|The Princeton varsity basketball team (minus one) for the 1956-57 season, with Carl Belz 3rd from the left, Sports Illustrated, December 8, 1997.
Little did I know what I was getting into. I thought graduate study brought together a small group of people who, like me, had been blown away by art and would be spending large chunks of time talking about how great Titian and Velasquez and Pollock were. No. We were not there to learn and discuss the history of art per se—it was assumed we had already done that as undergraduates and needed only to fill in a course here and there to complete our introduction to the spectrum of western art history—we were there to learn the methods of the art historical discipline via encounters with the scholarship in which those methods were embodied. Accordingly, instead of Titian, Velasquez, and Pollock, our role models became individuals like Alois Riegl, Erwin Panofsky, and Meyer Shapiro. It took me most of my first year to figure that out, as my grades sadly attested. I got a mere “pass” in my graduate seminars, adding up to an implicit suggestion that I think twice about continuing in the program. Fortunately, I was still too naïve to read that writing on the wall.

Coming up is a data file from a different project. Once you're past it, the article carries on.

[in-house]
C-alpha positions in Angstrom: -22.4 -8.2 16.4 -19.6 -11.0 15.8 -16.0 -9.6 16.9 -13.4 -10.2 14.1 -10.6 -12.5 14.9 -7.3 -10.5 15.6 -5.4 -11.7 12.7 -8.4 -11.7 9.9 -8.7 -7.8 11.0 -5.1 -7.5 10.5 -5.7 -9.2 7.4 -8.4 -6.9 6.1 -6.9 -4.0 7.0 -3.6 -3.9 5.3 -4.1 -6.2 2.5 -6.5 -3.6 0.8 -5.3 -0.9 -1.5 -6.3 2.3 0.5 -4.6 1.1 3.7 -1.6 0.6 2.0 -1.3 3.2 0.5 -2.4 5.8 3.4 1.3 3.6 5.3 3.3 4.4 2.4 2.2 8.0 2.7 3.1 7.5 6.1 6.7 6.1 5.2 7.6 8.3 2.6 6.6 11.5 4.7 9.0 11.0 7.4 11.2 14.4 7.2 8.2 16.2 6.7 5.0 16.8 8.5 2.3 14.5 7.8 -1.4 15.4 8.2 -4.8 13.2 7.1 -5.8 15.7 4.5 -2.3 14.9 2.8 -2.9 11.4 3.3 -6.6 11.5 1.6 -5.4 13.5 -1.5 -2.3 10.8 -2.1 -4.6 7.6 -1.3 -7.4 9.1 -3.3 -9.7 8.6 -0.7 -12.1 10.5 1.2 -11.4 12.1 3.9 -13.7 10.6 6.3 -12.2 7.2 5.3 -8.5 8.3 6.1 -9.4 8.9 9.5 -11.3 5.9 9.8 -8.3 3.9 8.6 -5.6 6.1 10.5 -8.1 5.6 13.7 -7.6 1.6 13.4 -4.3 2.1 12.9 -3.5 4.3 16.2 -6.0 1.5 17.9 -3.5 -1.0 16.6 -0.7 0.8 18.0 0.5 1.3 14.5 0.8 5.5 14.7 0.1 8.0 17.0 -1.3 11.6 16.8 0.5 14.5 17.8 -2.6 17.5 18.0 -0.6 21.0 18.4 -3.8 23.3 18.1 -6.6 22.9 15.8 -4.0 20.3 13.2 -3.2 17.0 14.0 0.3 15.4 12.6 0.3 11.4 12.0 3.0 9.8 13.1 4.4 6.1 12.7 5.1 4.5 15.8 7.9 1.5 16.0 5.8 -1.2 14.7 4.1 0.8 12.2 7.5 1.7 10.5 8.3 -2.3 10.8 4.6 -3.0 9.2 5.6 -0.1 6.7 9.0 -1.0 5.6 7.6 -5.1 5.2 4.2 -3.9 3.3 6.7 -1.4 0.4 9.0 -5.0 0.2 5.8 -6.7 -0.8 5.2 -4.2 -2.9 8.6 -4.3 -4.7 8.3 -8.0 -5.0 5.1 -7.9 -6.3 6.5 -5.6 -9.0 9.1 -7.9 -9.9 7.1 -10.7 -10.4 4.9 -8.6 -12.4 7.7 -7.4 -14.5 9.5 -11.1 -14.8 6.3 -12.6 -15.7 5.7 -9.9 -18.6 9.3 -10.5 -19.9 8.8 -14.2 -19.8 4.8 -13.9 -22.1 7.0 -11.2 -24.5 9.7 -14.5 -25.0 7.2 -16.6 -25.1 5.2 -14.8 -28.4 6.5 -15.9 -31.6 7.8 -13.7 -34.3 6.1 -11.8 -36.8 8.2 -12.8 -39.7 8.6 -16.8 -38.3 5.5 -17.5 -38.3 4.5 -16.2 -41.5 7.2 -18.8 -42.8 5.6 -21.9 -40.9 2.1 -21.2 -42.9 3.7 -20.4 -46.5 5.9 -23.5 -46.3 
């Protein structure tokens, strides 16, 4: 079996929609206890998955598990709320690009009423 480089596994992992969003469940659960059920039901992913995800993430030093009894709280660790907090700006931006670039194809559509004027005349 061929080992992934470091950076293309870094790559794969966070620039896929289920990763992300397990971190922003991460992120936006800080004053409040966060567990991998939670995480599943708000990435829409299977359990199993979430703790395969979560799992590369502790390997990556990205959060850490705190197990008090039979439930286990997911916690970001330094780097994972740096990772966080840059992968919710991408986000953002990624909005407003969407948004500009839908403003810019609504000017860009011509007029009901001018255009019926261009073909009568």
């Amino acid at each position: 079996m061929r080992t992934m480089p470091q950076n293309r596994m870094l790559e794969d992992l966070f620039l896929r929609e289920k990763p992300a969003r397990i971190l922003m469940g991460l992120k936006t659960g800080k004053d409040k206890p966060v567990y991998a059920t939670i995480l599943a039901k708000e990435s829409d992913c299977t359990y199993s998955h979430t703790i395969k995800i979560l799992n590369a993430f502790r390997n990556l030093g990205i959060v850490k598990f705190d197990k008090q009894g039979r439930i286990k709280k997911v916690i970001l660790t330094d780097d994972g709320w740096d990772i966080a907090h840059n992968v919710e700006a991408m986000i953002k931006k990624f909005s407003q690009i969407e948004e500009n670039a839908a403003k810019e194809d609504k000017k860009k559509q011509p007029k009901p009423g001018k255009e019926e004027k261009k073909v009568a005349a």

I was, however, fully able to grasp what the writing said about the financial situation I would face in my second year, when my fellowship would be reduced to tuition alone—it said I’d better find work pronto! That’s when my undergraduate experiences began to pay off. Based on the lab skills I’d learned in science courses, I landed a job with a small chemical research firm in town, which I worked fulltime during the summer of 1960 and was able to continue on a part time basis once the academic calendar resumed in the fall. By that time, I’d also earned a spot playing professional basketball on Saturday and Sunday nights—and earning $50 a game—for the Scranton Miners of the Eastern Basketball League, which served as a breeding ground for NBA hopefuls at a time when the NBA consisted of only eight teams. The EBL was also a haven for a number of players who had been banned from playing in the NBA because of their participation in the game-fixing scandals that had rocked college basketball in 1951, players who performed at the very highest level of the game as it was played at that time, players like the legendary Bill Spivey, Jack Molinas, and Sherman White, players way better than me but against whom I was able to hold my own—thus proving to myself that I was more than just a hotshot in the small world of Ivy hoops.